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In The City
 
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In The City

4 Aug 1997 | Format: MP3

8.49 (VAT included if applicable)
Buy the CD album for 7.99 and get the MP3 version for FREE. Does not apply to gift orders.
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Song Title
Time
Popularity  
1
2:01
2
3:30
3
2:37
4
2:06
5
4:01
6
1:29
7
2:17
8
3:13
9
2:26
10
3:09
11
2:14
12
2:37

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Product details

  • Label: Polydor Ltd.
  • Copyright: (C) 1997 Polydor Ltd. (UK)
  • Record Company Required Metadata: Music file metadata contains unique purchase identifier. Learn more.
  • Total Length: 31:40
  • Genres:
  • ASIN: B001KUW9I0
  • Average Customer Review: 4.8 out of 5 stars  See all reviews (16 customer reviews)
  • Amazon Bestsellers Rank: 35,951 in MP3 Albums (See Top 100 in MP3 Albums)

Customer Reviews

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5 of 5 people found the following review helpful By Nostromo on 6 Aug 2009
Format: Audio CD
As debut albums go and released at the time it was, it's hard to imagine how this one could be any better. 1977 was a period of conflicting musical styles. The impact of the 60s goliaths The Beatles and The Who could still be felt, there was the arrival of disco and the explosion of punk. This album is a great reflection of these uncertain musical times.

To hear the songs, you immediately think of punk. The angry twang of Weller's Rickenbacker and Foxton's pounding bass coupled with the angst in Weller's voice make the band stand out from the meaningless punk mediocrity that was around at the same time. However, a deeper study will reveal much more complexity. How many punk groups sang about wanting to be away from the numbers, non-stop dancing and had songs with love in the title? No, The Jam were, even here at this early stage, so much more than a punk band. Visually the band in their black suits are a throwback to the early Beatles and Who era. Sounds From The Street was Weller's answer to the American beach craze spearheaded by The Beach Boys, Non-Stop Dancing makes reference to James Brown and the soul music which was to influence Weller so much in his career, Slow Down is a Larry Williams Rythym and Blues cover whilst In The City, a title borrowed from The Who's "A Quick One" album and the Batman Theme which again appears on the same Who album clearly show Weller's mod influences. Running through the album however is the beginning of the social concern and urban realism that feature so heavily in The Jam's output and which became a core part of their overall importance.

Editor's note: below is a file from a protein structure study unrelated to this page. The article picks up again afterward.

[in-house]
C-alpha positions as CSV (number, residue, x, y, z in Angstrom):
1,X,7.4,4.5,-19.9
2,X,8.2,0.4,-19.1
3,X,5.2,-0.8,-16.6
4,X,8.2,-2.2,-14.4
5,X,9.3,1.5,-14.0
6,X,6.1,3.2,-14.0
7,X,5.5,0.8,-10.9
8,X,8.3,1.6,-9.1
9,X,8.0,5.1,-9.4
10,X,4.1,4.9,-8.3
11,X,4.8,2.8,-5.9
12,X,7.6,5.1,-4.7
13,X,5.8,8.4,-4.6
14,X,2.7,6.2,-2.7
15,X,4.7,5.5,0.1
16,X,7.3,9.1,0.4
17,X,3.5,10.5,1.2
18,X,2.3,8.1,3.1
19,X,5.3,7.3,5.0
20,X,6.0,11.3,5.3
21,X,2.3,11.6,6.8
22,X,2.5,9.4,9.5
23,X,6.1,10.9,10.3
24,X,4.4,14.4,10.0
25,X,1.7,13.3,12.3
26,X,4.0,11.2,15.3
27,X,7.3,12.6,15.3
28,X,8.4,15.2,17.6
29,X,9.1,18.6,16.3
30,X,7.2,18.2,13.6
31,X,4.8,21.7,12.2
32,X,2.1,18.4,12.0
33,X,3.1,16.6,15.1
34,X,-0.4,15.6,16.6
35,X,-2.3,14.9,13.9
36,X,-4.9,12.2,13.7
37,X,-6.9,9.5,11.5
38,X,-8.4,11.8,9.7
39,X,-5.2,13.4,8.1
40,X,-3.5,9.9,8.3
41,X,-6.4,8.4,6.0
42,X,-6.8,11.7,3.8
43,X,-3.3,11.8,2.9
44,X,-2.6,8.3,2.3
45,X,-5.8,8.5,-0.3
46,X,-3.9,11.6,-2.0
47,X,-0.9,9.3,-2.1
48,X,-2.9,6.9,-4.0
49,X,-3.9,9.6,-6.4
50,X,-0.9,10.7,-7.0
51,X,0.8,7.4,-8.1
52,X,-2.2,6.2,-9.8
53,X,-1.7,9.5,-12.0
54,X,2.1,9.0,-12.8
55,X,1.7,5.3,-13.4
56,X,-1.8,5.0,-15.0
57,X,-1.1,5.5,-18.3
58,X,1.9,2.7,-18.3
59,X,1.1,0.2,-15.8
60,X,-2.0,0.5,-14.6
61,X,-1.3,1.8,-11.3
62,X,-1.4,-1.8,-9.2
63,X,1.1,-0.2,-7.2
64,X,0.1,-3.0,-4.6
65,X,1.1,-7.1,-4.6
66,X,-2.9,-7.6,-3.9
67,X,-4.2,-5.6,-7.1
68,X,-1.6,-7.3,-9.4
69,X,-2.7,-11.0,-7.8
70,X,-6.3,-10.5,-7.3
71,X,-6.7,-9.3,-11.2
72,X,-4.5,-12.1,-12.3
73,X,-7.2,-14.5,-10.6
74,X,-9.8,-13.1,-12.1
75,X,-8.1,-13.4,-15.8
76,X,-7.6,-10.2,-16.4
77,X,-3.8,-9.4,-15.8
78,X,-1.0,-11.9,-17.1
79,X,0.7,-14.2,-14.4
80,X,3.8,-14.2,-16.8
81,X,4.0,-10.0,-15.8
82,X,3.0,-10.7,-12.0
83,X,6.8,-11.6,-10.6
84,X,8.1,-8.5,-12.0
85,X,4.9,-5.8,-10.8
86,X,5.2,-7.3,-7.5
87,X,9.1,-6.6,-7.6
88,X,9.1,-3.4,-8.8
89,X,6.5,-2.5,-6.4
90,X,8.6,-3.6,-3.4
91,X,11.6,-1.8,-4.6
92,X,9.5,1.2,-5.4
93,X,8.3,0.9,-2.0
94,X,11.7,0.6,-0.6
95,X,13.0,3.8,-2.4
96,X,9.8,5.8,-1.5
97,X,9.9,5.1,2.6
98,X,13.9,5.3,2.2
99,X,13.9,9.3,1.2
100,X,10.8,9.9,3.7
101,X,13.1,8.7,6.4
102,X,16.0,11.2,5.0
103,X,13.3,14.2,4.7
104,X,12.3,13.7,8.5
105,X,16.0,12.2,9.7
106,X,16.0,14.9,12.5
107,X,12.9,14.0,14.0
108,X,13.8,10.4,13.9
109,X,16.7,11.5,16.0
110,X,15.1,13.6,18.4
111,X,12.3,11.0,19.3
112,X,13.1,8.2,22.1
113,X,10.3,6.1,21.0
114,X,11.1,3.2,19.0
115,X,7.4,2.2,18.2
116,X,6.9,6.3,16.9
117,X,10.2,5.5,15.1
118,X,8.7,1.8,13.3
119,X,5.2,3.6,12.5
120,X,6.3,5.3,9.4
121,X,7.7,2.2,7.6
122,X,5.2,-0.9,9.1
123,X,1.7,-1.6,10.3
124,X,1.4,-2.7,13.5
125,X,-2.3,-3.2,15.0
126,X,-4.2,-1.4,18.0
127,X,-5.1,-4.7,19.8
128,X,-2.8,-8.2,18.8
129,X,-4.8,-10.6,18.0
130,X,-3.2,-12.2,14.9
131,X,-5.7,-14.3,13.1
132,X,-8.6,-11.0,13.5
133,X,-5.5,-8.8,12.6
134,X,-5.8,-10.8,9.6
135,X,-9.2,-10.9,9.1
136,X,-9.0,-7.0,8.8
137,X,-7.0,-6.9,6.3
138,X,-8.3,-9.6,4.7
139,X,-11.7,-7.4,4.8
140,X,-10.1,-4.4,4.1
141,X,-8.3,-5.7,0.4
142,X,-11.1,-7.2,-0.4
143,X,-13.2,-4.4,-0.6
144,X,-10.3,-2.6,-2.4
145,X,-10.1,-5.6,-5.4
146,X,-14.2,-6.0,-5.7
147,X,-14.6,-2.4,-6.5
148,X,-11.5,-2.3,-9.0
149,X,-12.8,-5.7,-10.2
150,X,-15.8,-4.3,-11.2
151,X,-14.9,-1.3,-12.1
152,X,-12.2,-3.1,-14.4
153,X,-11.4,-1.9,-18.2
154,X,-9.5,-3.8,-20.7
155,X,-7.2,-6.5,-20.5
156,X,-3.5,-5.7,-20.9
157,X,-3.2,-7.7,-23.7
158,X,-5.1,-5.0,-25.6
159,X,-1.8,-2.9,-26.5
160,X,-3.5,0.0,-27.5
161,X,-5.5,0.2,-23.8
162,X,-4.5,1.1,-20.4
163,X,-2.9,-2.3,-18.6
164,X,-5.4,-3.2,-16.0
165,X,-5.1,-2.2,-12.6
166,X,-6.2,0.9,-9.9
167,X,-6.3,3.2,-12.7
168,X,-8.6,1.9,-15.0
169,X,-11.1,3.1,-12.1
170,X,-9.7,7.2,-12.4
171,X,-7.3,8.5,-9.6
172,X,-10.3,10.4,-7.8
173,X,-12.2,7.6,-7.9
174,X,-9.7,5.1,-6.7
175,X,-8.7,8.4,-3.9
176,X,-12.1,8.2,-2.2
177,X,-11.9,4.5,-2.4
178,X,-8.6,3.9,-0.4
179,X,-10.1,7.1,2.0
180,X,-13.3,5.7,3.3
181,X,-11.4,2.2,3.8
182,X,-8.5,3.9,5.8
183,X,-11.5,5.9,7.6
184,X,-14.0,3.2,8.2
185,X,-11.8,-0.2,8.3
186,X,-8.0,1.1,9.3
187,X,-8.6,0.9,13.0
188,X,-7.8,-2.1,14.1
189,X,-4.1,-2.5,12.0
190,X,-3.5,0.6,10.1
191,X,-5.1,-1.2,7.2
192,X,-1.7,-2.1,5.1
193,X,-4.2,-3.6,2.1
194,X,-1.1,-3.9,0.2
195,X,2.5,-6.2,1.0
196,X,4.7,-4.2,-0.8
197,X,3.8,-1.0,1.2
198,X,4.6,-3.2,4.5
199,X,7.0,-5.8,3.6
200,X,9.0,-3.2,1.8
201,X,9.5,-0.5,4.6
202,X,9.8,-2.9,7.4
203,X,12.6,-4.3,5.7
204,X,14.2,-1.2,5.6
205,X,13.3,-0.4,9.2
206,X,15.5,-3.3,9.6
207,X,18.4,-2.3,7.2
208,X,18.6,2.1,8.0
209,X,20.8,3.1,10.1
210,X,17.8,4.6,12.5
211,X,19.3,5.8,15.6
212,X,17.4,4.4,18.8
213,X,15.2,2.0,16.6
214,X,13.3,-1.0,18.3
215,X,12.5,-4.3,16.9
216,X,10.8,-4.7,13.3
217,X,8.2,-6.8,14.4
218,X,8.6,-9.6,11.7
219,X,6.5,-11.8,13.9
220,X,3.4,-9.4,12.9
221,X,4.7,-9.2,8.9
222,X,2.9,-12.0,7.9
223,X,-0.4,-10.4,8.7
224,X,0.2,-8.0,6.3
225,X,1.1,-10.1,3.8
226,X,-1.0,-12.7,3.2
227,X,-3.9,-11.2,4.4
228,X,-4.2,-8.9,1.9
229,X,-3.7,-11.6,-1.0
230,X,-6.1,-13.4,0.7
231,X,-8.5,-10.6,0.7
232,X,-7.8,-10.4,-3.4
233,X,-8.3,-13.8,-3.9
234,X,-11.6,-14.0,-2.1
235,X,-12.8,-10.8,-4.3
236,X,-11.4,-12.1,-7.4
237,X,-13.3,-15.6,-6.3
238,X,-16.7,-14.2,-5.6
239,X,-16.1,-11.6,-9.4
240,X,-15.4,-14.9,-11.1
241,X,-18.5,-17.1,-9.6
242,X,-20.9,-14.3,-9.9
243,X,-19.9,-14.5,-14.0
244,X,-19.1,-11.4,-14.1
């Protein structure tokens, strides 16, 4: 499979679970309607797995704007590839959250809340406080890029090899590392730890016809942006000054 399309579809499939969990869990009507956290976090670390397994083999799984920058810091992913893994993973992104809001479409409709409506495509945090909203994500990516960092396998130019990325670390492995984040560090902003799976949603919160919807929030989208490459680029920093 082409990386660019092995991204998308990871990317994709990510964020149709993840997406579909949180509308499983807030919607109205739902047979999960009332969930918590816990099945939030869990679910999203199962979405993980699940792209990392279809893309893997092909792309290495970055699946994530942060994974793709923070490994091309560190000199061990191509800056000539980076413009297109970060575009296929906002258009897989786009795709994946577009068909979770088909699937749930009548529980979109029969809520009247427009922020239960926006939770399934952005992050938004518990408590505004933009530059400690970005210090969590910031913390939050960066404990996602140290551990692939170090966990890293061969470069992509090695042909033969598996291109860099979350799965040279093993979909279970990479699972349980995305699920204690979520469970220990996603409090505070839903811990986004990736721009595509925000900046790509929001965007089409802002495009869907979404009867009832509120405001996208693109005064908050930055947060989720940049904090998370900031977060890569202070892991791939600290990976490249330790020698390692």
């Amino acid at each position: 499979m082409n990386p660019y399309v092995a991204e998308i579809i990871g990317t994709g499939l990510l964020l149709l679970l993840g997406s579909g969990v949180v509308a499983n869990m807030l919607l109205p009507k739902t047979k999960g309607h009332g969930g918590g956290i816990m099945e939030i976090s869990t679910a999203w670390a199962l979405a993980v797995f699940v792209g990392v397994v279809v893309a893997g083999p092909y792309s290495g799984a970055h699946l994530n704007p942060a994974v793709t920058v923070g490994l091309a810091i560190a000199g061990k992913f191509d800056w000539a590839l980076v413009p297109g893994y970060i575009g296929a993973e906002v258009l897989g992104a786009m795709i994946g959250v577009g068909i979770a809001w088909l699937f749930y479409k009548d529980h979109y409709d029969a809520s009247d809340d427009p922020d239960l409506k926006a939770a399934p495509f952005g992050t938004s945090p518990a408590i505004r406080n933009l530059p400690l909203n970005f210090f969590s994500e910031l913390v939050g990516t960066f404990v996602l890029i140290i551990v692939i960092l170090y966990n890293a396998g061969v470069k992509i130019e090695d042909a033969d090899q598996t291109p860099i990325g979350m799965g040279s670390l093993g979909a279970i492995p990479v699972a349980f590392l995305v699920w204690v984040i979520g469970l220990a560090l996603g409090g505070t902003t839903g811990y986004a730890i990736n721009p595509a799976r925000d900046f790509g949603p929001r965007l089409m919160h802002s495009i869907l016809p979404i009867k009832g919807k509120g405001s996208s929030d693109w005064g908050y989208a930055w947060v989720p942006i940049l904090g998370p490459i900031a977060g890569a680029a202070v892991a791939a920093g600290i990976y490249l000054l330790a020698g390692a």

This is a raw and powerful sound and lacks the refinement of the band's output from All Mod Cons but The Jam announced their arrival with full power and force with this debut and the multi layerd 18 year old lead singer sows the seeds for what was to come later. Brilliant stuff!!
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4 of 4 people found the following review helpful By A Customer on 26 Jan 2002
Format: Audio CD
if you are young and into todays punk bands, then you will like this album. I bought this when it came out, and its still good now. Musically its probably not The Jams best, but it has that immediacy of youth, that Weller had in abundance in his early work. It pays homage to the who, motown, put into a 1977 woking punk scene. You can tell even at this stage that weller was going to have a long and outstanding career. 'In the city' was the opening single for the band, and it got a lot of people to buy the album. If you've heard 'in the city' and like it, then buy it to.